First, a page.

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Making the diagnosis for our furry friends, and more

Air Force Capt. Margaret James, 92nd Medical Group veterinarian treatment facility officer, positions military working dog, Oxigen, on her back during an x-ray exam at Fairchild Air Force Base, Washington. (U.S. Air Force photo by Airman 1st Class Jesenia Landaverde) Air Force Capt. Margaret James, 92nd Medical Group veterinarian treatment facility officer, positions military working dog, Oxigen, on her back during an x-ray exam at Fairchild Air Force Base, Washington. (U.S. Air Force photo by Airman 1st Class Jesenia Landaverde)

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FALLS CHURCH, Va — When it’s time for your pet to get a routine checkup, you visit a local veterinarian for an exam. If the vet suspects a possibly serious medical situation – like a lump on your dog’s leg – blood work may be ordered or a mass surgically removed and sent to a lab. Your vet later receives the results from a veterinary pathologist, who specializes in identifying diseases in animal tissues and body fluids.

“It’s difficult for pet owners and military working dog handlers because their companion animal can’t tell them what’s wrong,” said Col. Derron ‘Tony’ Alves, DVM and DACVP, who is a U.S. Army veterinary pathologist. “That’s where I come in. Our diagnosis adds to the clinical plan and may affect treatment options.”

Alves’ first introduction to military veterinary medicine came in the eighth grade as a Red Cross volunteer at Langley Air Force Base, Virginia. He knew he wanted to grow up and be like the Army veterinarian who showed him around the installation’s clinic. Later, in veterinary medical school, Alves decided to further his training by specializing in veterinary pathology, where he looks through a microscope to determine what disease or condition an animal has – or did have, while living.

Alves currently serves as director for the Department of Defense Veterinary Pathology Residency Program, within the Defense Health Agency’s Joint Pathology Center. Initially established under the Armed Forces Institute of Pathology in 1949, this department is the only veterinary specialty among 20 “human” pathology sub-specialties. And, it’s the only place in the DoD that trains Army veterinarians to become veterinary pathologists through a three-year, postdoctoral residency training program and consultation service.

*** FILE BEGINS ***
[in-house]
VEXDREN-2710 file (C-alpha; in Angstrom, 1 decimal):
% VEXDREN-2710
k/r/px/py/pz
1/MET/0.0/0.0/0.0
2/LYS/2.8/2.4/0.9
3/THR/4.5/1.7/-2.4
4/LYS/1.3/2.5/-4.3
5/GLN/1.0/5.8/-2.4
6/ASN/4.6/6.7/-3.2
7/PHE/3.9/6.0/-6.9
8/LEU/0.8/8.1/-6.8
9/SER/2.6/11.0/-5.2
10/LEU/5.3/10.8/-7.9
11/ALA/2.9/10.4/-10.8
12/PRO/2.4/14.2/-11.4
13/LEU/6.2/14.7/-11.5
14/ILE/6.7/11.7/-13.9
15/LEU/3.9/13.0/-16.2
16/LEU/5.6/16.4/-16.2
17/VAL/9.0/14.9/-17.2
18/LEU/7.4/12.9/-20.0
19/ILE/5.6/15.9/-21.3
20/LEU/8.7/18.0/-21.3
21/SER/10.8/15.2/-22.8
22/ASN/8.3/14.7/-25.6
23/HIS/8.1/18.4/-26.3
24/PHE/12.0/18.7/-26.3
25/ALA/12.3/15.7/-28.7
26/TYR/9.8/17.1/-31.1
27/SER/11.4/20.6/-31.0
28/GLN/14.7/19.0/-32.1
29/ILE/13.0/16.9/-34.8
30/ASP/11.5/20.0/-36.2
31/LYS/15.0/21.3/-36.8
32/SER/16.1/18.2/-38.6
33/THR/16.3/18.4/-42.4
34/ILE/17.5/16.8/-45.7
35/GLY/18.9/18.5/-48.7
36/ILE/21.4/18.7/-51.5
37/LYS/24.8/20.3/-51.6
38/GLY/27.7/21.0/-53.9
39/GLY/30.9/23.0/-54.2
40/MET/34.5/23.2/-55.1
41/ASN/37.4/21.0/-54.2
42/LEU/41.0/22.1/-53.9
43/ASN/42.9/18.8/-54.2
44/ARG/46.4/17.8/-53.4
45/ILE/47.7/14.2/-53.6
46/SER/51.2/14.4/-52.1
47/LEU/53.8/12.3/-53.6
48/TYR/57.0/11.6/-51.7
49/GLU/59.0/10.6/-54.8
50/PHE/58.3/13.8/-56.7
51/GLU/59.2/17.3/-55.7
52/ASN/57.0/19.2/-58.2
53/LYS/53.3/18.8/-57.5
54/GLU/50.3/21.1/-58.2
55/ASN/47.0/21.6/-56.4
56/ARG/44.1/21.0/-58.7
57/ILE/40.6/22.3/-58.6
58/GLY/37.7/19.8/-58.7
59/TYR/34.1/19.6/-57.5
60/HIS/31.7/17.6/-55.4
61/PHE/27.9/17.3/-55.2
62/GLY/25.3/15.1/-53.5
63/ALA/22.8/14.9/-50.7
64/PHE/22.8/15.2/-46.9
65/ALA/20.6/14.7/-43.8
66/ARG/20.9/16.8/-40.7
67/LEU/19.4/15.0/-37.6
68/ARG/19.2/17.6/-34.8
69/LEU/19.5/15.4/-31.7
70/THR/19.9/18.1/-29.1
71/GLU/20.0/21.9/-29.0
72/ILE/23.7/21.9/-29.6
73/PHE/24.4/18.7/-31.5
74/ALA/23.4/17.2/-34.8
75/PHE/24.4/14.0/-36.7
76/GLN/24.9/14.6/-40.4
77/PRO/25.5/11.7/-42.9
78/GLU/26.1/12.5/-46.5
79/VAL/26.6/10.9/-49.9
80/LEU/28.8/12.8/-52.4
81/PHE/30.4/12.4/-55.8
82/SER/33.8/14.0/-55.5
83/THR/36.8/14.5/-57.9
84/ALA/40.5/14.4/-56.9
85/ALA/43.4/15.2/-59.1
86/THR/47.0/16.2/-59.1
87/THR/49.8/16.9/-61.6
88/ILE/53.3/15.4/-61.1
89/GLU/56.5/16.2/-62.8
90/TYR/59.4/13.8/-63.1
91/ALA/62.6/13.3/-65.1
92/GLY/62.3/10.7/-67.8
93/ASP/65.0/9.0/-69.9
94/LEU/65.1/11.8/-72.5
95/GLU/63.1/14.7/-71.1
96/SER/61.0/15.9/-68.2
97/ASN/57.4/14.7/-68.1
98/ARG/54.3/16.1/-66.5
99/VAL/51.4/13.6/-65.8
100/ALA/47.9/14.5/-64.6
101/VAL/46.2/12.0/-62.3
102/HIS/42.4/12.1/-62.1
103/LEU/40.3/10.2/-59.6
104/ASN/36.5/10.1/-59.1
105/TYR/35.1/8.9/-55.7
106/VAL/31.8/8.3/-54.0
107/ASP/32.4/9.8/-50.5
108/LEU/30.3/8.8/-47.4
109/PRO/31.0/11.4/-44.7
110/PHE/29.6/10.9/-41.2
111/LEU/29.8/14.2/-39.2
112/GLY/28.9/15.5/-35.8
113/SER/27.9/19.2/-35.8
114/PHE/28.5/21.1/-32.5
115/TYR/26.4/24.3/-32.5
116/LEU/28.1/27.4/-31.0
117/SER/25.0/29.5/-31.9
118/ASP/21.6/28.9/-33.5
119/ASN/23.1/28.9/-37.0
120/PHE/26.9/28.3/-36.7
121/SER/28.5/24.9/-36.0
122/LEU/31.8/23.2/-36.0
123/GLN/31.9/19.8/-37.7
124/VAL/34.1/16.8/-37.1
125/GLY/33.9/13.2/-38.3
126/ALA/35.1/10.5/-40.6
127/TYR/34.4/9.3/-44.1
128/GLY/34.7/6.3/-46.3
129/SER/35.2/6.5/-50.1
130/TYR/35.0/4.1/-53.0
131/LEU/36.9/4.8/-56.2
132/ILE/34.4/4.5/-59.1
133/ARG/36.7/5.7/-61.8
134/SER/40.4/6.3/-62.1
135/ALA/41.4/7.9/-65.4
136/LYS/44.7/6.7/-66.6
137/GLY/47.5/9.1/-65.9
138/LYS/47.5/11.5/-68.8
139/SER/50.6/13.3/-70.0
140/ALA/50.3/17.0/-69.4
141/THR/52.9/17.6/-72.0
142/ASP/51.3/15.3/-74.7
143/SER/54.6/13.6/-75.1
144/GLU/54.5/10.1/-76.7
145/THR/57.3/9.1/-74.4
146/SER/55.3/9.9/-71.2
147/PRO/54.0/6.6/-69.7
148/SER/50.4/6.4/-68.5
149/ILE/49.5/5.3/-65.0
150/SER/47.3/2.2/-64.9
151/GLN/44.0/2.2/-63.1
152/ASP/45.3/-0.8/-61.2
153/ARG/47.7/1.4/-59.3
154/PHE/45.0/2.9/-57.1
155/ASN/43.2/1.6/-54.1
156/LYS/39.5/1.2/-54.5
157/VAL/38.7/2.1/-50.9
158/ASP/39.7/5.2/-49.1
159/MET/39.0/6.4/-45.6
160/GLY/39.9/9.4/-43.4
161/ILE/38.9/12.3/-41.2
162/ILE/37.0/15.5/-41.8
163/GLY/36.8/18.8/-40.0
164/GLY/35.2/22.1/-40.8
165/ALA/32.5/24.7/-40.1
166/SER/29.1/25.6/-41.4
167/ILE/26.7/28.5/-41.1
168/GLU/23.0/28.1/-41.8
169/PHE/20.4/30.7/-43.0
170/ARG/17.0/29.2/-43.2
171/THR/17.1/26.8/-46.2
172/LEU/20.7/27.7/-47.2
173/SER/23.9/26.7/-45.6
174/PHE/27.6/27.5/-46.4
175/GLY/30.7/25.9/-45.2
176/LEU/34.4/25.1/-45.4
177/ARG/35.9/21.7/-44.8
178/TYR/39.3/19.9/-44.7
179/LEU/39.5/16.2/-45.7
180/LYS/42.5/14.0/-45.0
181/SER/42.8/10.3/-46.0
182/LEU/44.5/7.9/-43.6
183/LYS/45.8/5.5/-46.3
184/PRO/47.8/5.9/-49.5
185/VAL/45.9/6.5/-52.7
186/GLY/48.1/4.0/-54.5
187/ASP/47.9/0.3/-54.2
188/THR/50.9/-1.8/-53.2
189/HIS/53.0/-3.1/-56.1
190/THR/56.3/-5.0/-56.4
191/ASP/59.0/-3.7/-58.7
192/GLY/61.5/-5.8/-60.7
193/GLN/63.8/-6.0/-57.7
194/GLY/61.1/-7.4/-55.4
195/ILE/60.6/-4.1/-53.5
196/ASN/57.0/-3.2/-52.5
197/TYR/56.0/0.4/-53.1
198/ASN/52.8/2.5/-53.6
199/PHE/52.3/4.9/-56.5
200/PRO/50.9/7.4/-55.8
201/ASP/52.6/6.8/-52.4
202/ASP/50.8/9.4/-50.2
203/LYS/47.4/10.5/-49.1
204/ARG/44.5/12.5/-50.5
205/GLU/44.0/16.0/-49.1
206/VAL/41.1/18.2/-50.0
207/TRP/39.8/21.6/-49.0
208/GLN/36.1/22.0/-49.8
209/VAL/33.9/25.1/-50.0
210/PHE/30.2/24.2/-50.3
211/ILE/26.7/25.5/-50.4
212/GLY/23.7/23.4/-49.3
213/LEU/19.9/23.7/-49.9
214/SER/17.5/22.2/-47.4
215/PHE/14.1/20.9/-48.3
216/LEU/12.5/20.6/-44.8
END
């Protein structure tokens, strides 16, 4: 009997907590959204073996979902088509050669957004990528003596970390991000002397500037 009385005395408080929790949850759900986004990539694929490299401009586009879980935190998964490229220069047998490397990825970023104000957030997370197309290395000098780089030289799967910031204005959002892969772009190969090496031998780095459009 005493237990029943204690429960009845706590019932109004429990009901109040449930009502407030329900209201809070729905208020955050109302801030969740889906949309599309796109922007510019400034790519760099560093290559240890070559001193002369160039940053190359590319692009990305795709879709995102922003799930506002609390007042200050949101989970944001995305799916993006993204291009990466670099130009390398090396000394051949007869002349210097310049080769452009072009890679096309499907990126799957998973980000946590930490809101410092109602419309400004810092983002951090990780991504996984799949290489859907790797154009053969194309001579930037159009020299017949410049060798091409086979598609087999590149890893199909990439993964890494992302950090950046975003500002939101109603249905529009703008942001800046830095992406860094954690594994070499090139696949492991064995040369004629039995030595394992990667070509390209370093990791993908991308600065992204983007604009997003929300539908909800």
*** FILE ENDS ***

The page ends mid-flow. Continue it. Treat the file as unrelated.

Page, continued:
“The residency program runs a diagnostic service for animals in the DoD, for service members’ pets, and handles all military working dog specimens from across the globe,” said Alves.

Once residents graduate and become board-certified by the American College of Veterinary Pathologists, Alves says they go on to directly support military-relevant medical research at a DoD research institute.

According to Alves, veterinary pathologists “see anything and everything” – including specimens surgically removed following diagnostic procedures, such as ultrasound or radiographs. They also analyze tissue taken from autopsies. Like a human hospital, the diagnostic process includes collecting information, discussing the animal patient cases, making a final conclusion based on microscopic examination of tissue, and delivering a diagnosis to the clinical veterinarian.

“Skin biopsies are the most routine samples sent for analysis,” Alves said. “Pet owners and military working dog handlers commonly see and feel lesions while petting their animal.”

Since 75 percent of significant emerging diseases impacting humans originate in animals, Alves says veterinary pathologists are uniquely trained and familiar with disease in tissues, along with how they are transmitted. Being well-versed in animal health also directly supports military research initiatives for human health.

“If there is a drug or vaccine in development,” said Alves, “it's tested on an animal model before humans to determine whether there could be issues with it, or if it needs to be administered differently. If there are adverse reactions, tha particular drug or vaccine won’t be considered for clinical trials in humans.”

Alves says studying the effects of Anthrax, Ebola, sarin gas, or mustard gas in animal tissues helps inform veterinary pathologists about disease processes and makes them a valuable resource.

“Military veterinary pathologists work on some of the most highly infectious and dangerous agents in the world,” said Alves. “Some agents link to national security interests, or support warfare countermeasures development.”

Alves is proud to serve in what he calls a very specialized and important niche of the DoD.

“We don’t know what we’re going to get until we look in a microscope,” said Alves. “I really enjoy that part of the job, including leading the next generation of military veterinary pathologists. I like helping them put the puzzle together.”


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